McClelland reportedly said several cities bid on hosting the game in the future but the lessons of 2018 had to be a big factor in the league sticking with the home-hosted model adopted by just about everybody outside of the FBS Power Five conferences. Last year the SWAC was forced to move their game on-campus from Legion Field after UAB won their CUSA division and had a chance to host their respective league title game.

Legion Field and the Blazers didn’t wind up actually hosting the CUSA title game but the simple threat of it happening pushed the SWAC out after the league had made a big deal about returning to Birmingham for the game after five years away.

The SWAC and its member schools will still have to worry about last minute location changes for their Dec. 7 title tilt but at least now it will be of their own making and not somebody else’s.

Pair of Eastern Washington players who were shot are out of the hospital, expect to play in 2019

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After a scary incident over the weekend in Spokane, two Eastern Washington football players were released from the hospital earlier this week and appear well on their way to making a full recovery despite some life-threatening injuries sustained in a shooting.

Per The Spokesman-Review, safety Dehonta Hayes was discharged on Saturday evening and defensive lineman Keith Moore was released on Monday after both were shot.

“Keith had broken up a fight outside and the guys took off running,” Hayes told the paper. “I was outside looking for my car keys, and as I got to my car door that was locked, I walked away and heard two pops. They shot at us.”

Despite the serious nature of things, each player still expects to contribute for the Eagles this year after both were listed as a starter coming into 2019. Hayes, who remarkably confirmed he still has a bullet that remains in his neck (!!!), said he’ll be back by camp on August 1st. Moore, who took one to the chest, will return closer to the end of the month.

It goes without saying that both guys are incredibly lucky to not only survive a shooting with those injuries, but to be able to bounce-back and play football just over a month later.

Doak Walker Award releases 2019 watch list

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On Tuesday, we admired the Davey O’Brien Award’s restraint when it came to its watch list. The reason we did that was evident Wednesday, when the Doak Walker Award dropped its watch list.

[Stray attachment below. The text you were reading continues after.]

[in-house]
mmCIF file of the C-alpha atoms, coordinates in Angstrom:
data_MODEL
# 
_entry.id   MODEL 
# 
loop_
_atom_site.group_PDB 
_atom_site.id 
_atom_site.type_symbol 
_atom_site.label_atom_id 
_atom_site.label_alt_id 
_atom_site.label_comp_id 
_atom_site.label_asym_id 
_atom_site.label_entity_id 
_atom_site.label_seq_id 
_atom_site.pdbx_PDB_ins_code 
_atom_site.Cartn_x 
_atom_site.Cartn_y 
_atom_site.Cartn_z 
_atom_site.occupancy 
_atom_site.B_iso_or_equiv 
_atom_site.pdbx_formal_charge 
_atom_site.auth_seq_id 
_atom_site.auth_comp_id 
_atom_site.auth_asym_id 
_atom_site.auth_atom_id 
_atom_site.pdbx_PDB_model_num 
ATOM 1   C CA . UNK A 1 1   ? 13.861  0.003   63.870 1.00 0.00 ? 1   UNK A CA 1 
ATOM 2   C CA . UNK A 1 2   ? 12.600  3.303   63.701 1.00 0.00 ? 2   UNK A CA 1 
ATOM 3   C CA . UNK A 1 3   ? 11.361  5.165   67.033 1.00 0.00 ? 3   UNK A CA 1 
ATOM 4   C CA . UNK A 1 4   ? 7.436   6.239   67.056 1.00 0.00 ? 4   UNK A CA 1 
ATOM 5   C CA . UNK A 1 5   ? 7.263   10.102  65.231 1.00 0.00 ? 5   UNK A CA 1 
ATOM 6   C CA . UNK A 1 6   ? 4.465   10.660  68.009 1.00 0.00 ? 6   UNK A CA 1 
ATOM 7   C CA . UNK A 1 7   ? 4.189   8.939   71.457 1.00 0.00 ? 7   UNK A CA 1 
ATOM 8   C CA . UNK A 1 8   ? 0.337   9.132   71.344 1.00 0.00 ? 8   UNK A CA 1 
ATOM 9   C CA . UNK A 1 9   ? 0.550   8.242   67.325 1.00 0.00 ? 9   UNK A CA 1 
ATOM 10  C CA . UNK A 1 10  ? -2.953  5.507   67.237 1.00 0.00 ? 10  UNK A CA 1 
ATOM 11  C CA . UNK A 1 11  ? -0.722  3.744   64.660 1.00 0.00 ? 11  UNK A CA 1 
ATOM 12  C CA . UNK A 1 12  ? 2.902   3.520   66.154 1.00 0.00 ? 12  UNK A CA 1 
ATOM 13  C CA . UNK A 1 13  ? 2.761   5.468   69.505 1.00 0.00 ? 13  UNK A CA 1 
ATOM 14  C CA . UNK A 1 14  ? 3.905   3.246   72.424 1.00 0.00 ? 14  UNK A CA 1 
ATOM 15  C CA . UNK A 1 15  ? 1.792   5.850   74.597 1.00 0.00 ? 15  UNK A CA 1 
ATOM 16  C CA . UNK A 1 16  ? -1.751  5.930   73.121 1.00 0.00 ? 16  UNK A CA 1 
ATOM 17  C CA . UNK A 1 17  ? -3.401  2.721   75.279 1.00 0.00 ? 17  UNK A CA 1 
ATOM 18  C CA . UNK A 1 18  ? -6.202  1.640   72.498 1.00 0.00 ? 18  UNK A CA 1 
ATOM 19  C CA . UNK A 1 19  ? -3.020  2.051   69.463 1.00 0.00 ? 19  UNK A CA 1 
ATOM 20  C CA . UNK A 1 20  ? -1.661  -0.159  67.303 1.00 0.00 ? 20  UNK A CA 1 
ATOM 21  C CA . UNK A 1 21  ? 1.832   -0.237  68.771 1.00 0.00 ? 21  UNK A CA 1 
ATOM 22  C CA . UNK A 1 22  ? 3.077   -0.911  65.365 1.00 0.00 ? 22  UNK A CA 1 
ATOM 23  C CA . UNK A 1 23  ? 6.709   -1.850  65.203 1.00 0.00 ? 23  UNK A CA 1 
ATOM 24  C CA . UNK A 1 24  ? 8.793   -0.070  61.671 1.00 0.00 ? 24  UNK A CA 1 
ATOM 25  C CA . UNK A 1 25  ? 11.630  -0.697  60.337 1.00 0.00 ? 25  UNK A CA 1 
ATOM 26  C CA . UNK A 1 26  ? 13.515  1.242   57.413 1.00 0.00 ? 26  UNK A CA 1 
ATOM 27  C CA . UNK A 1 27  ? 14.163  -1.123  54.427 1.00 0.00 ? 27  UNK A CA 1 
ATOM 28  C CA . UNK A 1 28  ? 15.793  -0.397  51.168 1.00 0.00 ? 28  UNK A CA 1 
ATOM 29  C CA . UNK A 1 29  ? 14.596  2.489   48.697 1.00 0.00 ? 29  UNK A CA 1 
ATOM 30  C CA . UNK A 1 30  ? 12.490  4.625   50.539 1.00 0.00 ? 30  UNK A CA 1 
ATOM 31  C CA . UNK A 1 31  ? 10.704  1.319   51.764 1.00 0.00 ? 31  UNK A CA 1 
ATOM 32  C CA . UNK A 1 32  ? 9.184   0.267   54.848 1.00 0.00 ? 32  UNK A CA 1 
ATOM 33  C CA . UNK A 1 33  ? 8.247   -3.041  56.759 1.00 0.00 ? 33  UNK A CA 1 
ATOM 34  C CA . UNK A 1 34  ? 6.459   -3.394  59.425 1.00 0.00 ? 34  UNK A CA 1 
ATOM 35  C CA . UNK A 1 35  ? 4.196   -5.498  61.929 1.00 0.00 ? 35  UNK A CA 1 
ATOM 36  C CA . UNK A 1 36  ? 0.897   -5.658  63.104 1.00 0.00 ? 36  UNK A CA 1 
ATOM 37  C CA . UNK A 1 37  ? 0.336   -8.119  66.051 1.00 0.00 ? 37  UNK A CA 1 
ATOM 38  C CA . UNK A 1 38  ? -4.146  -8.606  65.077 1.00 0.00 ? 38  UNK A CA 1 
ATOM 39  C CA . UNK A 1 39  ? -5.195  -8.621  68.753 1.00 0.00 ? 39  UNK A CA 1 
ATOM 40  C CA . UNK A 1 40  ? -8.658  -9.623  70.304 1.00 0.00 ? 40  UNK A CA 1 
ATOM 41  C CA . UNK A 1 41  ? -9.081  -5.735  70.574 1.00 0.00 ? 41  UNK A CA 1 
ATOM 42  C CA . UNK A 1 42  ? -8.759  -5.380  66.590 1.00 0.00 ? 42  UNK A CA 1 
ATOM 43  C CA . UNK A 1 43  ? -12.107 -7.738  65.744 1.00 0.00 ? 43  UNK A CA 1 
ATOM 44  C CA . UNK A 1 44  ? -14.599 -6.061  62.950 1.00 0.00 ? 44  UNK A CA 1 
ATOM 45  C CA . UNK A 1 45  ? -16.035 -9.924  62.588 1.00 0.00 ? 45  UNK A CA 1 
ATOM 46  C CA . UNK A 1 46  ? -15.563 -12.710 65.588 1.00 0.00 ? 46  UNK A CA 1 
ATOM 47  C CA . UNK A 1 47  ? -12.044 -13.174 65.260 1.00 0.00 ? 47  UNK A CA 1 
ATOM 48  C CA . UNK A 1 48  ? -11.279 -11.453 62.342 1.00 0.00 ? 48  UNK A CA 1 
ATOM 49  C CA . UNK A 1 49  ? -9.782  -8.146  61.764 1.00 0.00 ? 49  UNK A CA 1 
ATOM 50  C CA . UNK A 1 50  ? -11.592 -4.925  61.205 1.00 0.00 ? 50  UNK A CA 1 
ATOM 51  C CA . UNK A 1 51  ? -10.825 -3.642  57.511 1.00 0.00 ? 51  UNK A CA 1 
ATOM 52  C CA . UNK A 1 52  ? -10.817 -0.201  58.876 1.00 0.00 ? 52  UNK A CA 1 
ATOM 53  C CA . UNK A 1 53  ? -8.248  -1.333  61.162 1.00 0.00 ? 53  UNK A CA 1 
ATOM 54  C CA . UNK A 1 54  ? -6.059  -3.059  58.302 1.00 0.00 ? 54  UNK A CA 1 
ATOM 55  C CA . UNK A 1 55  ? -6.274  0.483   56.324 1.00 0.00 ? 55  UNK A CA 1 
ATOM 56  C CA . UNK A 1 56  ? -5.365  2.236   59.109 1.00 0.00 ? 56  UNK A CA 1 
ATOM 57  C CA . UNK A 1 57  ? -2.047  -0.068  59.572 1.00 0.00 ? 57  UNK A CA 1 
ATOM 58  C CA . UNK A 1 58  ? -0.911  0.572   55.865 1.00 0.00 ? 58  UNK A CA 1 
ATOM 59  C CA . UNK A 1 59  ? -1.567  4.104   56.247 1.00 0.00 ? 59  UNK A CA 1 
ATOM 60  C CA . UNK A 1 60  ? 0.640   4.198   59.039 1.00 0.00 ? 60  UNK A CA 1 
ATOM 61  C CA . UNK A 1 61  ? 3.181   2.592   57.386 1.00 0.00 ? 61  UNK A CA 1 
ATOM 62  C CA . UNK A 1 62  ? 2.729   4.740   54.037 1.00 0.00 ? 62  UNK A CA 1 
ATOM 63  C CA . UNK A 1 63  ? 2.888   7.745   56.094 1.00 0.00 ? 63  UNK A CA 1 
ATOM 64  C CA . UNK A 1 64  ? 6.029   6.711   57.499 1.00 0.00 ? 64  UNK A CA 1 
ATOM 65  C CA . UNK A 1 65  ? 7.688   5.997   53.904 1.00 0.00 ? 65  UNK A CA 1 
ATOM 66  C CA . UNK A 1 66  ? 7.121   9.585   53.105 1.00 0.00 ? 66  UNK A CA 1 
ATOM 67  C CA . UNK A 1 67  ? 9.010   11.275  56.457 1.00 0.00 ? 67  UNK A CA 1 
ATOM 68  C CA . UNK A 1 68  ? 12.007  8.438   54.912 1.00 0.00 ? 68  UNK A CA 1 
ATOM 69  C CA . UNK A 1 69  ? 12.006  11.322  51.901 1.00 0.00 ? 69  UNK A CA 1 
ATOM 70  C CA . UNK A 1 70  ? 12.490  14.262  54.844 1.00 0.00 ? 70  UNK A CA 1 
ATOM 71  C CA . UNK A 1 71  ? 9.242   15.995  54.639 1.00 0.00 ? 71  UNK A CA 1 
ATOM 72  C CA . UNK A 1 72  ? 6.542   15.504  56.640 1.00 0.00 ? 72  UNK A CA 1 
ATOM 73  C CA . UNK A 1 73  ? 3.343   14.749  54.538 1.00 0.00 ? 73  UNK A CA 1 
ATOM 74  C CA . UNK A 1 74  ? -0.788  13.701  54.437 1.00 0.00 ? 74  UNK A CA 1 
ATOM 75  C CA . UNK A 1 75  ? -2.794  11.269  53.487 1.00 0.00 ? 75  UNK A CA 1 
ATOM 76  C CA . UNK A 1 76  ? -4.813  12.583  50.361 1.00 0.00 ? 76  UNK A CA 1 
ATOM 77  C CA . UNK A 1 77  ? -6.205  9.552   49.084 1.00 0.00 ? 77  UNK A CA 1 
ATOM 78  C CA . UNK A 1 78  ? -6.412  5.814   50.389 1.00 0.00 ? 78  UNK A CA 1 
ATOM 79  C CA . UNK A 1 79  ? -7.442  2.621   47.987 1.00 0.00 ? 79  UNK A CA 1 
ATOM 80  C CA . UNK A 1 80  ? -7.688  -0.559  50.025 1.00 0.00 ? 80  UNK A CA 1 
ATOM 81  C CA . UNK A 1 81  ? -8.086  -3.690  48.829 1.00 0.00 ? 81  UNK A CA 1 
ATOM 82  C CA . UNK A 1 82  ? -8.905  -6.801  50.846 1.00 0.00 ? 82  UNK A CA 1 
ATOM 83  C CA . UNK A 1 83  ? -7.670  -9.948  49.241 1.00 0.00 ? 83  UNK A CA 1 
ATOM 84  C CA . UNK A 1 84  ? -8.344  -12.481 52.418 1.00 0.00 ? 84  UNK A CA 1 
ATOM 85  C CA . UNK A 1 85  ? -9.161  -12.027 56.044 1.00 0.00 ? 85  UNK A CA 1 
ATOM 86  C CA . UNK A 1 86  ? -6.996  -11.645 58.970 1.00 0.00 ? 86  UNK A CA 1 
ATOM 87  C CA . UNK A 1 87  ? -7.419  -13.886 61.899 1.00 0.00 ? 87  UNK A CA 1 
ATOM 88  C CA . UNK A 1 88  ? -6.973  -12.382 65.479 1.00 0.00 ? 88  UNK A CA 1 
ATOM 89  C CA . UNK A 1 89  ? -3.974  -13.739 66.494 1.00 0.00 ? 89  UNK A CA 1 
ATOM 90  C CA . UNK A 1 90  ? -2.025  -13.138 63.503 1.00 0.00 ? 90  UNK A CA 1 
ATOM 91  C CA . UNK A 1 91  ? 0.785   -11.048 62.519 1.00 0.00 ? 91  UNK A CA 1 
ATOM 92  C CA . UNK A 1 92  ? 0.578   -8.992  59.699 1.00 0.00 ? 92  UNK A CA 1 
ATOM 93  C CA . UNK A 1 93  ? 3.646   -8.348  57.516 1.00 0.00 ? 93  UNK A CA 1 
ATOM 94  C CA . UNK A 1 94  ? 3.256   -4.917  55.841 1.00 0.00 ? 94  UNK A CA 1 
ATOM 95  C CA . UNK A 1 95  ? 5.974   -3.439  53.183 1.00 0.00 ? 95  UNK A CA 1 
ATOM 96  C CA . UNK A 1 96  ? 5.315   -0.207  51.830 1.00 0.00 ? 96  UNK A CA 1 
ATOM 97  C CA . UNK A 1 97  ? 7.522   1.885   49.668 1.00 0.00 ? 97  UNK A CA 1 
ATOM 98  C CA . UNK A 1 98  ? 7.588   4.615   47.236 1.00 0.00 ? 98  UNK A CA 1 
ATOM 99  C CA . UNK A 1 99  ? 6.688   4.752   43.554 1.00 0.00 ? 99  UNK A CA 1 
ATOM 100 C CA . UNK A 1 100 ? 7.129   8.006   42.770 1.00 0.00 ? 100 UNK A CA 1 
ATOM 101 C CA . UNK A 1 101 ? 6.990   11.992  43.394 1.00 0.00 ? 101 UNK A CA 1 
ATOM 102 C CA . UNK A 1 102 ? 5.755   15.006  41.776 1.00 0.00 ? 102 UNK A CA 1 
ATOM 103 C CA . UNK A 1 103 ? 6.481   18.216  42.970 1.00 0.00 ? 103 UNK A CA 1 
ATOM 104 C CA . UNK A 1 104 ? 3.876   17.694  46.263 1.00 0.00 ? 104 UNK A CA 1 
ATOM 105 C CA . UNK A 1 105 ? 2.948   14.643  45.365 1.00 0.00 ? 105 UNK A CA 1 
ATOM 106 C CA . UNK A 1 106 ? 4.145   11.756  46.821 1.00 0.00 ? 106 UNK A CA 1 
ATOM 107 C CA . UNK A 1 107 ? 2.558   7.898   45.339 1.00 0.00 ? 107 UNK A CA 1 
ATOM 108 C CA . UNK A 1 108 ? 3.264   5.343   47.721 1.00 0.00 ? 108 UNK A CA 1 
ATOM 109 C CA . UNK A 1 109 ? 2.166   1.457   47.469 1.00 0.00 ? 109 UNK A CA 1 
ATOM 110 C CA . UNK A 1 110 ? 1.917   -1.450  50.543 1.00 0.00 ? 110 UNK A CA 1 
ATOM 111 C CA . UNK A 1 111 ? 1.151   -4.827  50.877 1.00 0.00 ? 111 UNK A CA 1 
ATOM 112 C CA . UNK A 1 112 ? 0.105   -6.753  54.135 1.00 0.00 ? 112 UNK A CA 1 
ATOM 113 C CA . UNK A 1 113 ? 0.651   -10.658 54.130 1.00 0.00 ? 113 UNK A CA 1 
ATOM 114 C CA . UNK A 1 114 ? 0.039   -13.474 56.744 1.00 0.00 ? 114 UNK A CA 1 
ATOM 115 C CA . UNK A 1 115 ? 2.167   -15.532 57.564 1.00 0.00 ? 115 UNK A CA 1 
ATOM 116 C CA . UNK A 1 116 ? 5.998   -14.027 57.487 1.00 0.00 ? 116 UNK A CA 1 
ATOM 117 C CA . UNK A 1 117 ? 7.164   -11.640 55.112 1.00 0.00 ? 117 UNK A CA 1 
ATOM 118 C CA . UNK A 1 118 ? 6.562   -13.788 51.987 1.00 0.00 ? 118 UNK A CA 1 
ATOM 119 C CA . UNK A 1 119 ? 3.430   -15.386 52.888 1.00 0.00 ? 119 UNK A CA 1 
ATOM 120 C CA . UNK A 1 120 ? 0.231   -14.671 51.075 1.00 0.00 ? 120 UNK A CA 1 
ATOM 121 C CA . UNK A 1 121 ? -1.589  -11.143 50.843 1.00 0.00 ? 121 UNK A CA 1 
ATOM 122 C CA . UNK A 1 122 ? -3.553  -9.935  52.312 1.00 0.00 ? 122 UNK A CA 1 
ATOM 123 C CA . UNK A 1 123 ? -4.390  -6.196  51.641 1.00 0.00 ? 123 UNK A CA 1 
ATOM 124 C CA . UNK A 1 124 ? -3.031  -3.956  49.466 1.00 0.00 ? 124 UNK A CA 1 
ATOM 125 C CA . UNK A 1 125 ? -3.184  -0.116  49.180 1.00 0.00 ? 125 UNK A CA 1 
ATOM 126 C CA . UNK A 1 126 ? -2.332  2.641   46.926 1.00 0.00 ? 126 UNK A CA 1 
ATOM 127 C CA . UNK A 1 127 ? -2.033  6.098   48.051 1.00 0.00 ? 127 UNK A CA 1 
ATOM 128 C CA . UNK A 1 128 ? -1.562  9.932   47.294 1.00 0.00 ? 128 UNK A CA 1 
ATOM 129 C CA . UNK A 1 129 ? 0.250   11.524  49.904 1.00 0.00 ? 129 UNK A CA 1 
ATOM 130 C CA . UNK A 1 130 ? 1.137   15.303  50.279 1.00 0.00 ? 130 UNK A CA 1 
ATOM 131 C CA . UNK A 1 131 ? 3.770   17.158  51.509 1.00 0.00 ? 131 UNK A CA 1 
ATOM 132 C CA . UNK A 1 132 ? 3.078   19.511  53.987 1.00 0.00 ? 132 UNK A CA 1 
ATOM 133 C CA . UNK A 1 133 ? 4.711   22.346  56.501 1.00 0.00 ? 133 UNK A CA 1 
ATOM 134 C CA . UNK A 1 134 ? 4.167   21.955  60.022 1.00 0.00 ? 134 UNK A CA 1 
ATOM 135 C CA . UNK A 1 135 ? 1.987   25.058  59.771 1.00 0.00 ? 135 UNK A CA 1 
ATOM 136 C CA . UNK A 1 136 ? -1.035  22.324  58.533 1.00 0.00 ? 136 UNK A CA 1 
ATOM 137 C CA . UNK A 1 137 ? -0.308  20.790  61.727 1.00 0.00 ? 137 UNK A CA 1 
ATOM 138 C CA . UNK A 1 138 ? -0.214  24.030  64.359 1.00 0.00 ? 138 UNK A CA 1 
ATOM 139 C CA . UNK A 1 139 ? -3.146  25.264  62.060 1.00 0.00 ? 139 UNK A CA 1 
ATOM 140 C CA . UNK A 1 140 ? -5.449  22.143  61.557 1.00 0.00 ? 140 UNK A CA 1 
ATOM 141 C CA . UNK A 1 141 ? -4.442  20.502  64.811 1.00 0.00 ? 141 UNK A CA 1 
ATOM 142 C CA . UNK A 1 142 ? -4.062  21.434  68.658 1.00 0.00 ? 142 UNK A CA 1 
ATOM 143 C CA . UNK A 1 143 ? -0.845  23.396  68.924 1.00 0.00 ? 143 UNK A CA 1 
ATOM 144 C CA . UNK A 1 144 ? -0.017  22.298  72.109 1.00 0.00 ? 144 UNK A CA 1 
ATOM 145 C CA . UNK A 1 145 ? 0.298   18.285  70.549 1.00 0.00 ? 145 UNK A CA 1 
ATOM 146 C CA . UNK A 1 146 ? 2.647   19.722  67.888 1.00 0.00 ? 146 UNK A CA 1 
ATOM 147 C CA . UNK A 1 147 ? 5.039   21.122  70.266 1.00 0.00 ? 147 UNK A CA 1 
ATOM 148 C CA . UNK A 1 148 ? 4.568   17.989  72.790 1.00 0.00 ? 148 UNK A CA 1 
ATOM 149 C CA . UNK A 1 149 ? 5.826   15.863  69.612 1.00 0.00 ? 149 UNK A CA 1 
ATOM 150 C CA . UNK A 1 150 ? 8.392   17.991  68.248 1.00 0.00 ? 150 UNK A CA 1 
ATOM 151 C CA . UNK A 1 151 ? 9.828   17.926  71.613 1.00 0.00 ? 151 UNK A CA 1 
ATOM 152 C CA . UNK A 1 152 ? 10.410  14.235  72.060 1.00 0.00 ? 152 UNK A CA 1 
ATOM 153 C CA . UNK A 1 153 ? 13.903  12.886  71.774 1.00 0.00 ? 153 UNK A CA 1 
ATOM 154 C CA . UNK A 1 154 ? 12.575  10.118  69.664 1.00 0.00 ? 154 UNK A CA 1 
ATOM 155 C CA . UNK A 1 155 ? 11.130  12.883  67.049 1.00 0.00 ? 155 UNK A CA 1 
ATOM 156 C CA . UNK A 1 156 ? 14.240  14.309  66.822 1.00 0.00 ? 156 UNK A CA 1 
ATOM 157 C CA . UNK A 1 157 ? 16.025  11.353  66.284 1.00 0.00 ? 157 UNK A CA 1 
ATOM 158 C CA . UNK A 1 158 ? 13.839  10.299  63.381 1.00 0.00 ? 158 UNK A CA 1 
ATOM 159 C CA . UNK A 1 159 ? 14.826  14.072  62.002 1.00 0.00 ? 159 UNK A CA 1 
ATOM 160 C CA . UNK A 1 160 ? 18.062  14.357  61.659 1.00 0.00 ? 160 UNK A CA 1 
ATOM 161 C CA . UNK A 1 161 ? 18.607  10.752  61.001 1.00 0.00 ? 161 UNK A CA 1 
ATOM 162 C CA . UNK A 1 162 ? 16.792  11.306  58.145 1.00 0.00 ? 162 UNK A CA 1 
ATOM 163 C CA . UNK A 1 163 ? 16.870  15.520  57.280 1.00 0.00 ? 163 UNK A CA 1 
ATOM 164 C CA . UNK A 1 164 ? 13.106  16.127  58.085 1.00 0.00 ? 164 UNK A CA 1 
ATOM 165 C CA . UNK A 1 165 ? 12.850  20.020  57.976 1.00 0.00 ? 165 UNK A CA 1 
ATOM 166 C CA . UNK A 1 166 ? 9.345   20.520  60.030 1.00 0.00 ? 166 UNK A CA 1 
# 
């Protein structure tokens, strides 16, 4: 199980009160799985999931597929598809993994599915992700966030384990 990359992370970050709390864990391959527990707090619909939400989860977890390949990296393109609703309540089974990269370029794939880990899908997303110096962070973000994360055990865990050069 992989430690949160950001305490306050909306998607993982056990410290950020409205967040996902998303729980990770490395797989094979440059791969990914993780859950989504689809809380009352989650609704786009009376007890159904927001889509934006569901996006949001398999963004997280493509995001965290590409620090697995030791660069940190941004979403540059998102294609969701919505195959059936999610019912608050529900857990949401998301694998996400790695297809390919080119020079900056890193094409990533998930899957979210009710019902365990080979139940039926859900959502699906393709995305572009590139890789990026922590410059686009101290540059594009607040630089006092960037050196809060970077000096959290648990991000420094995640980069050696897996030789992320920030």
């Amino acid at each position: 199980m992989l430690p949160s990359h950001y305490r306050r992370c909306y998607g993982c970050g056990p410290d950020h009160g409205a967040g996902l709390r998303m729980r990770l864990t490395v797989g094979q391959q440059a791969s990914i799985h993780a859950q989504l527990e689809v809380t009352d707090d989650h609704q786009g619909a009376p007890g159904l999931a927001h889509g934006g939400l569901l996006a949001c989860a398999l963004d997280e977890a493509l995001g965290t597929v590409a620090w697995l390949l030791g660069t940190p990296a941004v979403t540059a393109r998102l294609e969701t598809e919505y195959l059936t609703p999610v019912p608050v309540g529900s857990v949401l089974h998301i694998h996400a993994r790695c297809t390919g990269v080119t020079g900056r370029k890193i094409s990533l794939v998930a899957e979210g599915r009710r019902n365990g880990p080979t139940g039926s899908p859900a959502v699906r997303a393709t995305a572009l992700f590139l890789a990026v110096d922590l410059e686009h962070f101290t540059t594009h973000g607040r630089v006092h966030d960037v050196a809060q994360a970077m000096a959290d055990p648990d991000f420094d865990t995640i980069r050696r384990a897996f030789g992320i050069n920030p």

A whopping 71 players are on alert to be proclaimed the nation’s top running back, compared to yesterday’s 30 quarterbacks. Basically — with one notable exception — if you’ve got a clear starter, he made the list.

The notable exception? Kansas’ Pooka Williams, perhaps because the selectors are concerned that missing the Indiana State game will hurt his numbers that badly.

Wisconsin’s Jonathan Taylor won the honor in 2018 and he’s back to defend it this year, which would make him the third player in the 30-year history of the award to repeat, joining Texas’ Ricky Williams (1997-98) and Arkansas’ Darren McFadden (2006-07). Taylor is the fourth Badger to win the Doak Walker, following Ron Dayne (1999), Montee Ball (2012) and Melvin Gordon (2014).

In addition to Taylor, returning finalist Travis Etienne (Clemson) made the list, alongside 2018 semifinalists Eno Benjamin (Arizona State), AJ Dillon (Boston College) and JJ Taylor (Arizona).

Ten semifinalists will be named in November, and three finalists will be announced Nov. 20. The winner will be named during the college football awards show on Dec. 12.

The full watch list is below:

Cam Akers, Florida State
Darius Anderson, TCU
Jafar Armstrong, Notre Dame
LaVante Bellamy, Western Michigan
Eno Benjamin, Arizona State
Max Borghi, Washington State
Isaiah Bowser, Northwestern
Rakeem Boyd, Arkansas
Darius Bradwell, Tulane
Shamari Brooks, Tulsa
Spencer Brown, UAB
Brittain Brown, Duke
Cade Carney, Wake Forest
Michael Carter, North Carolina
Ty Chandler, Tennessee
Andrew Clair, Bowling Green
Jashaun Corbin, Texas A&M
Reggie Corbin, Illinois
AJ Dillon, Boston College
J.K. Dobbins, Ohio State
Travis Dye, Oregon
Travis Etienne , Clemson